– Spoiler Review –
“The Things We Bury” seemed like an ironic title, as Agents of SHIELD spent most of this week uncovering and revealing surprising details about not only some of the big players on the show, but also information on the hidden city and the Diviner, while speeding us along this rollicking and exciting season.
I was a little surprised when the search for the ancient city started just last week ended this week. This second season has picked up the pace overall already, but this is even faster than expected, though completely welcomed. Obviously the mystery of what the place is/contains is way more important than where it is, so the creators decided to focus on being at the city instead of finding it.
Kyle MacLachlan has been one of the best editions to the show this season, as his performance as Skye’s father is just pure entertainment. He really nails the wacky, focused nature of wishful father, but also shows his unhinged side with true aplomb. And his interactions with Whitehall and Coulson are a blast, as I especially liked when he said Coulson’s name when he was helping save Trip and admitted right away he probably shouldn’t have done that, since they hadn’t met before. Most time in movies when they use that trope the person doesn’t catch themselves, so it was appreciated and hilarious when he did here. But how we knew all those things about the Diviner, that it’s a key to the city Coulson’s team was looking for and it’s choosing who is worthy to enter, should be interesting tales considering the final scene’s reveal.
Most of the mystery surrounding Whitehall was diminished this week, as we got to view a large swath of his life, literally. From his time first discovering the Obelisk, or Diviner, and how only certain people can touch it, his interrogation at the hands of Agent Carter (!), a very long and lonely prison sentence, and to how he stayed youthful all these years, most of the questions surrounding him get answered. There was a really creepy sequence here once Whitehall, now an old man, is carving open the young woman (Dichen Lachman, The 100) who in 1945 could touch the Diviner and not die (like Raina) and hasn’t aged a day since. Whatever he took from her, it makes him look young again and now thanks to Sunil Bakshi and Bobbi’s interrogation of him, the team knows the truth about Whitehall as well. While Whitehall’s line, “Discovery requires experimentation” was delivered with a cheesy undertone, this episode’s portrayal of him adds more to his villainous cred.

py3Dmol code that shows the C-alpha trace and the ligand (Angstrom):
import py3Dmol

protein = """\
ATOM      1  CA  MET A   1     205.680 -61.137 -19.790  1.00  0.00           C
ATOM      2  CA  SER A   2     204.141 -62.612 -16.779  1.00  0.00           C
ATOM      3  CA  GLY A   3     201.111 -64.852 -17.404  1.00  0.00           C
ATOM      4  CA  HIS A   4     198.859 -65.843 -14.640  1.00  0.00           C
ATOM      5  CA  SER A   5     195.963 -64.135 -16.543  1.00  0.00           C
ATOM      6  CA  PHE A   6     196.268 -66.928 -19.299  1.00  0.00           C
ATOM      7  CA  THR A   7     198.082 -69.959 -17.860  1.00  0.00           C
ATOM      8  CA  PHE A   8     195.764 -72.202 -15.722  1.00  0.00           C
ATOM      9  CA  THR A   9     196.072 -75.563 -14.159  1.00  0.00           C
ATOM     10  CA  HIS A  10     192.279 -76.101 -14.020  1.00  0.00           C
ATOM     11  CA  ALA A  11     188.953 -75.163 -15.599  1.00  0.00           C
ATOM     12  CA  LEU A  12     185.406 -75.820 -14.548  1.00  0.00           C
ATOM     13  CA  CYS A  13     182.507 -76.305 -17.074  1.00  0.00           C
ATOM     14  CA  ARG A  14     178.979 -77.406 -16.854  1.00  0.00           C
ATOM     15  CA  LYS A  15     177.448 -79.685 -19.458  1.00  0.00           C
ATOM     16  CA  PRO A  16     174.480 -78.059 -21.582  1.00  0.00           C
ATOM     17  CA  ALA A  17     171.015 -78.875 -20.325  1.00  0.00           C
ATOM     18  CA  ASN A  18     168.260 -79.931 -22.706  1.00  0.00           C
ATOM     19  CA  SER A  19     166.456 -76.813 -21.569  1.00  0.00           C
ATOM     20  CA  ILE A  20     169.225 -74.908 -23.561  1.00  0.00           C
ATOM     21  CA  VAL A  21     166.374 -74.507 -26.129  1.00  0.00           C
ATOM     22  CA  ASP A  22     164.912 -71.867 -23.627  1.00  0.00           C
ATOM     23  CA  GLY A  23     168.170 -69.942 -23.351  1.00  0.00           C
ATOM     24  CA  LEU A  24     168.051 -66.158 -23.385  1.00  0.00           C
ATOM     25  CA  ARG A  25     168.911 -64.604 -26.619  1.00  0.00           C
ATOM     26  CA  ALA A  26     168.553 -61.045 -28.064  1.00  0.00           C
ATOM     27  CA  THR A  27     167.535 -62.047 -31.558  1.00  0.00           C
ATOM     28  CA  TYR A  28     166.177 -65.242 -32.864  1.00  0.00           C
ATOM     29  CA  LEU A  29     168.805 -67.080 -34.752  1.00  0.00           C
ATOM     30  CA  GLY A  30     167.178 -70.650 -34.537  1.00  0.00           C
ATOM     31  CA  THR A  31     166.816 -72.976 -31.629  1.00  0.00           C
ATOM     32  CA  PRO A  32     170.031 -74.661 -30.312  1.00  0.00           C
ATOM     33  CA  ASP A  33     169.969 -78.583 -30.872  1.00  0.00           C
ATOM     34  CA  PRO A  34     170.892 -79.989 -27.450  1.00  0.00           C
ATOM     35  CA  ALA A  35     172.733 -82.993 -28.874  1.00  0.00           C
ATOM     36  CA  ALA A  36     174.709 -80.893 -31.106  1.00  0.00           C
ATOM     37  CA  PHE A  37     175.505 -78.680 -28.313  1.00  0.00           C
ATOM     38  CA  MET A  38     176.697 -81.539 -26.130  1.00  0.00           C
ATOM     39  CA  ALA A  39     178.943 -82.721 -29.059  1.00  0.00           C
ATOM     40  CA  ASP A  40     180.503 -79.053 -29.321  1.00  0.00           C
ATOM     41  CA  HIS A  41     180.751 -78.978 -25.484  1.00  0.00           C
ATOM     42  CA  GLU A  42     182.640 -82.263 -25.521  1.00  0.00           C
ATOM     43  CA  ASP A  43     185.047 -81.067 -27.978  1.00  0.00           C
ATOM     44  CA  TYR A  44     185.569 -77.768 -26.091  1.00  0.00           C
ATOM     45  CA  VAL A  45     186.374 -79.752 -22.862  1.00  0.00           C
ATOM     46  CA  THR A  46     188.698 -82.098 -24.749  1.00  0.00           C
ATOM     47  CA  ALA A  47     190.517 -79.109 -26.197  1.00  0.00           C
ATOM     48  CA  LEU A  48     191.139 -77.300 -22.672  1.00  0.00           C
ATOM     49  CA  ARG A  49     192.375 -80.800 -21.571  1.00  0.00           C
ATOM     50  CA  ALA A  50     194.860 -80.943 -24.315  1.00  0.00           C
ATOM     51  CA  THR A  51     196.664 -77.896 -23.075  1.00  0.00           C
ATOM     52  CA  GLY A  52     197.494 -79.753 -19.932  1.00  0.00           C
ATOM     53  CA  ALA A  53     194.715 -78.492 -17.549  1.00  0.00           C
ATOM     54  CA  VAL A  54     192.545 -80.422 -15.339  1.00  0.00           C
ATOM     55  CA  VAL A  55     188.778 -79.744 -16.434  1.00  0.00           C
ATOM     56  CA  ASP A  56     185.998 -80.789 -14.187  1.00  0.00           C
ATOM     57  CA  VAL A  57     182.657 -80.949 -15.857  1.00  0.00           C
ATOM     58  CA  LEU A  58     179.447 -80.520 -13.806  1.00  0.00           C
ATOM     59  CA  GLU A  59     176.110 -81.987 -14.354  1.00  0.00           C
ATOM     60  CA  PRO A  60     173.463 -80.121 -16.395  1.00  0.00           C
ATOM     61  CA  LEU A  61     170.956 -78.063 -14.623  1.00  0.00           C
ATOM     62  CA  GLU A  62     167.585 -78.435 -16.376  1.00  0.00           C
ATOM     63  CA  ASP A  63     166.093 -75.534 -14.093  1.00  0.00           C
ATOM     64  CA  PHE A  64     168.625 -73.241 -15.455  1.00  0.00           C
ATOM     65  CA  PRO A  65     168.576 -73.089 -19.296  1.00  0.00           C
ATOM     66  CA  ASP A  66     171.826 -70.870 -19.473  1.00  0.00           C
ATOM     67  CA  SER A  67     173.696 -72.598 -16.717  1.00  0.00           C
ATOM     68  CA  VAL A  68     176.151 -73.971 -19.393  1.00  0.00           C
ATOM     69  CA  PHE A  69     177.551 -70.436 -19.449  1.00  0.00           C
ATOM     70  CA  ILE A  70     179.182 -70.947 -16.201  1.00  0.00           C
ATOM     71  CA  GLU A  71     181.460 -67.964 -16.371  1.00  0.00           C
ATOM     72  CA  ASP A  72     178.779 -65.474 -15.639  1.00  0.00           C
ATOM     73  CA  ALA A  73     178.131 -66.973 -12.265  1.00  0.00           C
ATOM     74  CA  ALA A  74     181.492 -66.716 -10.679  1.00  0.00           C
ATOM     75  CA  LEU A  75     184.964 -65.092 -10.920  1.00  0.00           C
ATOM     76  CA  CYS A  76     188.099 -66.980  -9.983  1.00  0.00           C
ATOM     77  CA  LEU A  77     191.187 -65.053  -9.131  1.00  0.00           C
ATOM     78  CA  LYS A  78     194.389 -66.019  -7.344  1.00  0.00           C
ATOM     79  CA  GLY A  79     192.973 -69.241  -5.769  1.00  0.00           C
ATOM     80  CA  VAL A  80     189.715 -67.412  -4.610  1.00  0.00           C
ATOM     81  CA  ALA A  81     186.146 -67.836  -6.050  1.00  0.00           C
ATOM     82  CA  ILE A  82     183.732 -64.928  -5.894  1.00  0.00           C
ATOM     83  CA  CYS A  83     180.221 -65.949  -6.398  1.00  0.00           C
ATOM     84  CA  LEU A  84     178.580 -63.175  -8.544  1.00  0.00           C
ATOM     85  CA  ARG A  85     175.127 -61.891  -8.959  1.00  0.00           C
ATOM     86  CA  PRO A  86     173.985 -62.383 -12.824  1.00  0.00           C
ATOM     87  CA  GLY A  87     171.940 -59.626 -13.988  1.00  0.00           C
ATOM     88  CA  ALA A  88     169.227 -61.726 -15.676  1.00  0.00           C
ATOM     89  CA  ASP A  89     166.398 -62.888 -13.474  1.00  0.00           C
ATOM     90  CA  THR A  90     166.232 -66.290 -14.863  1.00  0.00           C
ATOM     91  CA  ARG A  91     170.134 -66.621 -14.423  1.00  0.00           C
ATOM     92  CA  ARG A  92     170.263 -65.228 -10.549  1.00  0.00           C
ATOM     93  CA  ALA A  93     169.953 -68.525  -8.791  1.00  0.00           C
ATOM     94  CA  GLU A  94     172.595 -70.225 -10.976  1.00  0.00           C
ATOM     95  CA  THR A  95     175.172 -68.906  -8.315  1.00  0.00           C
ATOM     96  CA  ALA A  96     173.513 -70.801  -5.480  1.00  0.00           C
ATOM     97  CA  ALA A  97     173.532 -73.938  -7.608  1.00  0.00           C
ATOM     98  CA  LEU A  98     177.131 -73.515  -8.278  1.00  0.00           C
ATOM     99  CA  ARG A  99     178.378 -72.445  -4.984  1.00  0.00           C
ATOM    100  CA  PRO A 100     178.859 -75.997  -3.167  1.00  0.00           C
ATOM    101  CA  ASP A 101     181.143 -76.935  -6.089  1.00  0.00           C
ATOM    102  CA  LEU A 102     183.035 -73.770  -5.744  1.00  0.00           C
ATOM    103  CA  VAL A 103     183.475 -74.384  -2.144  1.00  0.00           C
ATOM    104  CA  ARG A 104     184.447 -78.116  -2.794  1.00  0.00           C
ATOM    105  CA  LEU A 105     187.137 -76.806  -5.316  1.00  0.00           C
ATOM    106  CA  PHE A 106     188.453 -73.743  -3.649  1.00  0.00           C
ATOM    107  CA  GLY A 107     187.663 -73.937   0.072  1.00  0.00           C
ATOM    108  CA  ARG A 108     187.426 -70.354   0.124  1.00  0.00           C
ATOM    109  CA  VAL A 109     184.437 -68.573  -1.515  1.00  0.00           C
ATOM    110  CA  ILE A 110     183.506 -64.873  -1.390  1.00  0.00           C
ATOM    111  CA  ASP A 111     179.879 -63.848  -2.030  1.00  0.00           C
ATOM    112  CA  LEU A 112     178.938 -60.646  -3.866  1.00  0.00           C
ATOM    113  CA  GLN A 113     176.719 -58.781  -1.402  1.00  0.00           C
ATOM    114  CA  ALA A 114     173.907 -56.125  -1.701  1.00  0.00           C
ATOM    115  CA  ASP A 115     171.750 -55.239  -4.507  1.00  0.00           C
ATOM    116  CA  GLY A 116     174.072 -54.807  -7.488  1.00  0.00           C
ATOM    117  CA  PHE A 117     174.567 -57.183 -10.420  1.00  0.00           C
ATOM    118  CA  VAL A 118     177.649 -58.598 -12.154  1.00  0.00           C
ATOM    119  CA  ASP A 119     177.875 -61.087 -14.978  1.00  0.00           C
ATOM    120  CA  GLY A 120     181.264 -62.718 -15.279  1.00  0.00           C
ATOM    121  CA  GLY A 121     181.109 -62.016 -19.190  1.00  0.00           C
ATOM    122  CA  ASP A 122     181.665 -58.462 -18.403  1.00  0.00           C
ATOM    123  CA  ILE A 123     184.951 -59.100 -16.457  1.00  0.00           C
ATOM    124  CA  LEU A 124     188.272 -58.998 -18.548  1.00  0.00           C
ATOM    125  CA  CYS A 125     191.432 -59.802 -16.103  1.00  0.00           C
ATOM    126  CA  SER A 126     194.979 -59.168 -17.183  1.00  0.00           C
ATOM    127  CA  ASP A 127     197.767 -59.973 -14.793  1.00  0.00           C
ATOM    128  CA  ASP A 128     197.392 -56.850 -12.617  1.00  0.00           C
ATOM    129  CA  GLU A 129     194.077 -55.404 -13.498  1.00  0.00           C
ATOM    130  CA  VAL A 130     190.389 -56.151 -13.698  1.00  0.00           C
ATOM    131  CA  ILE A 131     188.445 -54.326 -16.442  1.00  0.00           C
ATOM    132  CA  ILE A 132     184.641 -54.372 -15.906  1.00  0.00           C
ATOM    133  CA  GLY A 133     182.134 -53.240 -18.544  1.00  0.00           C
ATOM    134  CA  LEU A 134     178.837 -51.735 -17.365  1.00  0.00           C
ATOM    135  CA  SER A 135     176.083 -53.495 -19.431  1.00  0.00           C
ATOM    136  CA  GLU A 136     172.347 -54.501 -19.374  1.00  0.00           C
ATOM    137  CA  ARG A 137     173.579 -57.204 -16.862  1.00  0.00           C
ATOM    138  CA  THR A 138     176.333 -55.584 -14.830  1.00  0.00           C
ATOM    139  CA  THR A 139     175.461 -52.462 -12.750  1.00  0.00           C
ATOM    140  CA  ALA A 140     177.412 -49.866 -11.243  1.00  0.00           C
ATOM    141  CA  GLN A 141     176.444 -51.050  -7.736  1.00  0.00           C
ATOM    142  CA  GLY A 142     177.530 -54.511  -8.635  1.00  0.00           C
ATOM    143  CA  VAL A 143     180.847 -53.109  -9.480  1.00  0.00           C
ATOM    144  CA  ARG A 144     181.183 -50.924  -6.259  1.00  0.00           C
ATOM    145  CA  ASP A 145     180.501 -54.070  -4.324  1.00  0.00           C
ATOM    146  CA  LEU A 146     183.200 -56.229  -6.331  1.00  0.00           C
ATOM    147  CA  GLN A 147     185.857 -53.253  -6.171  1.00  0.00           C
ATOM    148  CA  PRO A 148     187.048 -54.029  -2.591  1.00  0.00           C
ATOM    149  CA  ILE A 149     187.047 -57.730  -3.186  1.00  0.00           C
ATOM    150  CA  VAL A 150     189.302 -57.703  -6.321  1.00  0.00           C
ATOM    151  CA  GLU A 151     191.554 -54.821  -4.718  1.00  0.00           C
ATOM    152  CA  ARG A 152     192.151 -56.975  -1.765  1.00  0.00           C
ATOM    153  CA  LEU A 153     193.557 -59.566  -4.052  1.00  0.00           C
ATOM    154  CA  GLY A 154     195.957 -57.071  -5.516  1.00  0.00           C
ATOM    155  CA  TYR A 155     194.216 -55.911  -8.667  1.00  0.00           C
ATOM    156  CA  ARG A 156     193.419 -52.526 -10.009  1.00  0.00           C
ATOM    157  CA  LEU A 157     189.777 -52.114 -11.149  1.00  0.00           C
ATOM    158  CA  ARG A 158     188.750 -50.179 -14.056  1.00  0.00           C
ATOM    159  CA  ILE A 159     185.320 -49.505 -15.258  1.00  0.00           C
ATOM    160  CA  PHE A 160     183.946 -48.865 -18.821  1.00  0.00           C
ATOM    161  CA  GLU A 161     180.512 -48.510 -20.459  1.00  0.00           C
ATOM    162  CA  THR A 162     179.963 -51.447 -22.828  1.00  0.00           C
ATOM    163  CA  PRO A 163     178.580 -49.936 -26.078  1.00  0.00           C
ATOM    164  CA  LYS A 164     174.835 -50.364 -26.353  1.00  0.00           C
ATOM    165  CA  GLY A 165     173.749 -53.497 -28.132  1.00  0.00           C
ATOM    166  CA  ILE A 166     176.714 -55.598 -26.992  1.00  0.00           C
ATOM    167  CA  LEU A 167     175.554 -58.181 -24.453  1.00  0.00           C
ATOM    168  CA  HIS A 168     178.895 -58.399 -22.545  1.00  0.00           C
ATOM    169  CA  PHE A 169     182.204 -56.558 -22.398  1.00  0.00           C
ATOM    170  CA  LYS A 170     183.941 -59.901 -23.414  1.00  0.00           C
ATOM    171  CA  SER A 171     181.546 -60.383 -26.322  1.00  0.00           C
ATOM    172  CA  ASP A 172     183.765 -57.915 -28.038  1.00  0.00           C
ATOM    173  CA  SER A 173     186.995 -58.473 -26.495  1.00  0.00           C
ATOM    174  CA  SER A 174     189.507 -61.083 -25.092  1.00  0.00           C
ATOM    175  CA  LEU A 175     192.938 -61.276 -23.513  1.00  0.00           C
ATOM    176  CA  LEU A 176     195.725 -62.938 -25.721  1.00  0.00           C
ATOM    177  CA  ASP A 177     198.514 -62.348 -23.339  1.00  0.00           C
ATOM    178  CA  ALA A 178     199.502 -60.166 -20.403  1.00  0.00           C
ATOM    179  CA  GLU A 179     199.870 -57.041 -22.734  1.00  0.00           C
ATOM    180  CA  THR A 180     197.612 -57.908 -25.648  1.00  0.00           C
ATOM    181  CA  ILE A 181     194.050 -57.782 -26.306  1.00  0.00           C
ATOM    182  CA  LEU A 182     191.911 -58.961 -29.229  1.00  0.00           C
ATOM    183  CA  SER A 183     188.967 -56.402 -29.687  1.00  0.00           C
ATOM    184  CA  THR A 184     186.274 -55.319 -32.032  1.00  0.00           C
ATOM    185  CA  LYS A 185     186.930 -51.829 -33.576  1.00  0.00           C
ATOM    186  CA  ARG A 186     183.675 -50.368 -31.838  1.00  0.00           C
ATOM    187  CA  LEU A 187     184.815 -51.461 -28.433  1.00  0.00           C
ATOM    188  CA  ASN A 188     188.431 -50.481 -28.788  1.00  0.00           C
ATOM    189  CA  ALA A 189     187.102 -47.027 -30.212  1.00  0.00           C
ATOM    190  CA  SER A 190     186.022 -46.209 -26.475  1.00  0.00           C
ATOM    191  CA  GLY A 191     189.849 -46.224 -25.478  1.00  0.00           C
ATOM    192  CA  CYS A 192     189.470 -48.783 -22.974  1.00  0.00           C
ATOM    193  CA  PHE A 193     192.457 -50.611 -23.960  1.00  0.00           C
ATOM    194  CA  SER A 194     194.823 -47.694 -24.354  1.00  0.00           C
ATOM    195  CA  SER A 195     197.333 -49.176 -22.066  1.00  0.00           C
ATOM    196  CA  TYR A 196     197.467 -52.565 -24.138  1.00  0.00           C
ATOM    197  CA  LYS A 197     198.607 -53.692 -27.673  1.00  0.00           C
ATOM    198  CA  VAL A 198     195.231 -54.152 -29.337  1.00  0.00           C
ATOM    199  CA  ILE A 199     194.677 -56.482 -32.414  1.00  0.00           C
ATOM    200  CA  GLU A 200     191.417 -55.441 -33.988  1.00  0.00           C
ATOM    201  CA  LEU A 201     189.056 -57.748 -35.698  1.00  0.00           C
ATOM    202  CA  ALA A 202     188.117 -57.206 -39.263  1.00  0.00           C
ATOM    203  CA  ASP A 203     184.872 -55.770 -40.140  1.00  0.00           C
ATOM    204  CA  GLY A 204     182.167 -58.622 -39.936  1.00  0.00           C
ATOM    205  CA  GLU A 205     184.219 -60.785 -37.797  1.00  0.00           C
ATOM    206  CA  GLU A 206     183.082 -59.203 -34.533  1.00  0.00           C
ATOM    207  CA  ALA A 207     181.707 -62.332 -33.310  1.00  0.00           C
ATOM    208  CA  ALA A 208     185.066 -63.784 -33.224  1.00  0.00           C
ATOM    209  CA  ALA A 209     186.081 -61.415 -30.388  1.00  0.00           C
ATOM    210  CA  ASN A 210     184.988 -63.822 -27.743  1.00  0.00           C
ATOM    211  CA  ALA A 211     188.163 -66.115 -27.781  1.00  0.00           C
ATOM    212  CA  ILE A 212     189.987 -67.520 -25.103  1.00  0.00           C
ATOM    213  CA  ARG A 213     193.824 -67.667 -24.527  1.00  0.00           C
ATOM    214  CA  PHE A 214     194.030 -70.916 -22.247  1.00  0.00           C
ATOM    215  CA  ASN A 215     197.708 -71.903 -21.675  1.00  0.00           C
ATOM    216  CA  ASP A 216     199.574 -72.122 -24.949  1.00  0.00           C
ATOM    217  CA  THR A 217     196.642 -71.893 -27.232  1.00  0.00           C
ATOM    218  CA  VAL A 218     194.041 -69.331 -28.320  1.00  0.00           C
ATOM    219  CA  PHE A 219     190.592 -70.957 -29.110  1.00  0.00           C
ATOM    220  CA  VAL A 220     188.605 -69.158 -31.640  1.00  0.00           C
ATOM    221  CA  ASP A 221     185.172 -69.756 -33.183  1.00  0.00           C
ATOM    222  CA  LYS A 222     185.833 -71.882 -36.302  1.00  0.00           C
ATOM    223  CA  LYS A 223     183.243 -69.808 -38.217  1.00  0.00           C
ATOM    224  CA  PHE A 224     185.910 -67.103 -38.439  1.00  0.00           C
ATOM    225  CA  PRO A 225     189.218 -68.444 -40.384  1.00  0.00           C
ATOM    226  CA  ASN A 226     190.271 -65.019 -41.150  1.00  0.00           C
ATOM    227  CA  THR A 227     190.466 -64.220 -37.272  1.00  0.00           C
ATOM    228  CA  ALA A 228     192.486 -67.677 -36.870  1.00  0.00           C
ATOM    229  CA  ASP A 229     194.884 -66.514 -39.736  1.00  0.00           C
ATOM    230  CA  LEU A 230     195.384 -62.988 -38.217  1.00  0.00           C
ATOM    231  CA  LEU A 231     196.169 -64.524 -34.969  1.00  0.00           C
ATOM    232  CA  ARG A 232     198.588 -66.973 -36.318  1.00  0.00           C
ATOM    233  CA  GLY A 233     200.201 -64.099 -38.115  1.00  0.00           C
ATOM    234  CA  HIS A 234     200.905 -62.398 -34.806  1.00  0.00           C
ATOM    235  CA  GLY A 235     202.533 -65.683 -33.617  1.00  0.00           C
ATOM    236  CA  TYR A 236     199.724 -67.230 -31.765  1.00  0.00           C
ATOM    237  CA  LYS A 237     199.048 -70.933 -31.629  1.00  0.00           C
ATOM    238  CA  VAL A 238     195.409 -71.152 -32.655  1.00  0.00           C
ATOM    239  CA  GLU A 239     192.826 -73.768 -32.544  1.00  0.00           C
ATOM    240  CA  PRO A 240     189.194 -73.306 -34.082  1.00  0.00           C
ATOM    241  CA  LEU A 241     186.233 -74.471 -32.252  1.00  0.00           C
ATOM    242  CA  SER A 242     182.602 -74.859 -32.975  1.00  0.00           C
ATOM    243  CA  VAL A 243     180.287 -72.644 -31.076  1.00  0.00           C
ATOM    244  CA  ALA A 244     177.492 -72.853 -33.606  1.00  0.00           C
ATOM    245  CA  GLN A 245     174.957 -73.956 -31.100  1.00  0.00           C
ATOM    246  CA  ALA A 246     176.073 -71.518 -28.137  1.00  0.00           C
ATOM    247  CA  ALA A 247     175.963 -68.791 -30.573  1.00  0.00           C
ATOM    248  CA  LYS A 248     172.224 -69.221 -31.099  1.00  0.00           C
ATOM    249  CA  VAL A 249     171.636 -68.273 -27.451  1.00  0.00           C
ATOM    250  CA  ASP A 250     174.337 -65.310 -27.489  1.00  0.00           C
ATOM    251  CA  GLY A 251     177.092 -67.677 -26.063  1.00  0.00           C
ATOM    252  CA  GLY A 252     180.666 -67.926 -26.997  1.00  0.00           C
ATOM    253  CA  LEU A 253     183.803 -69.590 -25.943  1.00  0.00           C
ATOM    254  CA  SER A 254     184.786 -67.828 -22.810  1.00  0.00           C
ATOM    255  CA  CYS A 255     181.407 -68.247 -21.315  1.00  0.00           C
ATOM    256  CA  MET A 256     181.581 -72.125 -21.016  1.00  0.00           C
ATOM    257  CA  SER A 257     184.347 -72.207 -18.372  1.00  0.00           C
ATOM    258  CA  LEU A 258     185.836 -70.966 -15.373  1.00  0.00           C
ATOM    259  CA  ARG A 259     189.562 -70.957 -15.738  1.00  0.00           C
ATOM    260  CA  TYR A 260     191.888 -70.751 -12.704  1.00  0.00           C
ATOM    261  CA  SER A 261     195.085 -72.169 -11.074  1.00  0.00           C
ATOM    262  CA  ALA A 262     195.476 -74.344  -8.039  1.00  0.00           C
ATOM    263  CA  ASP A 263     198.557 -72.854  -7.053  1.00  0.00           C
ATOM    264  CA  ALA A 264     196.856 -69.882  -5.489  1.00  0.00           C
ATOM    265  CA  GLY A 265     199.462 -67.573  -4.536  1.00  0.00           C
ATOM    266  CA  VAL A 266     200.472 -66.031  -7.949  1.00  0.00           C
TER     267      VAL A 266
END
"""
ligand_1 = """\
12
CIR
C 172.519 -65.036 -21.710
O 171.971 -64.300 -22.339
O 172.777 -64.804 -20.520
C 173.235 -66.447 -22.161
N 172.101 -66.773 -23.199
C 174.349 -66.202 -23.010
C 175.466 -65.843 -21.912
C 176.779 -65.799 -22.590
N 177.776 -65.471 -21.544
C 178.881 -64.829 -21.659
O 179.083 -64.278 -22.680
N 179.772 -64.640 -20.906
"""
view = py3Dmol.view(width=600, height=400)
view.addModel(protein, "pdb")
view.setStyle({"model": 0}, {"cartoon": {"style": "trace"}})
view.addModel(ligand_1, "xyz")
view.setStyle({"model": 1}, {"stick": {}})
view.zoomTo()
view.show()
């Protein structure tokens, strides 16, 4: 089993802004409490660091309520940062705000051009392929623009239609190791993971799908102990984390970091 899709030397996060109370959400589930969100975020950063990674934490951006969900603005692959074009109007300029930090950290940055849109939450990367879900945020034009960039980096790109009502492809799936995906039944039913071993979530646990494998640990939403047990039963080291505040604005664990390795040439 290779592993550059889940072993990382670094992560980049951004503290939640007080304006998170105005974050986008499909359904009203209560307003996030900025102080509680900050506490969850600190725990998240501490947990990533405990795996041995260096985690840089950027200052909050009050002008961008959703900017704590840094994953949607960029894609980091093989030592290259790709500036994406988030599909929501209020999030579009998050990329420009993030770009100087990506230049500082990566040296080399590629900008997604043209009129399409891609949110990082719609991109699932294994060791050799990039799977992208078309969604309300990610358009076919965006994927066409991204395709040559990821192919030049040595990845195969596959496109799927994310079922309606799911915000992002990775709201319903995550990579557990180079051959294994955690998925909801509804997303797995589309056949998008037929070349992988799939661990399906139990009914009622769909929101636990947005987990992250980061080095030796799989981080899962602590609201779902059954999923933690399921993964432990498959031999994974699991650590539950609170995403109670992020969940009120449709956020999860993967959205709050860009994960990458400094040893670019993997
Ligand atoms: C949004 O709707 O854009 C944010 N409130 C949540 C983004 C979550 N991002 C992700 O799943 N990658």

But the final scene’s reveal completely took me off guard: the young woman who Whitehall experimented on to de-age himself was actually Skye’s mother. We see a younger Skye’s father crying over her corpse, just as he is smiling with a hint of anger in the present at the face of Whitehall. This adds a whole new layer to him teaming up with Whitehall, as he’s on the team’s side it seems, and it makes me question if he really wants to kill Coulson at all.
However, the Ward bits of the episode were hit or miss for me. He’s been a hard character to sympathize with this year, and just when I thought he might be redeemable, he goes and does something terrible. The arguments between the Ward brothers were done rather well, as the actual truth finally comes out regarding a pivotal moment in both their pasts: the well and their third brother. As the brothers walk off into the sunset arm in arm, I thought for sure Ward was on a better path. Next thing we see is Ward interviewing for a position at Hydra again under Whitehall, while the news report of his brother and parents being burnt alive in the family home play in the background. Now not such a good path. But…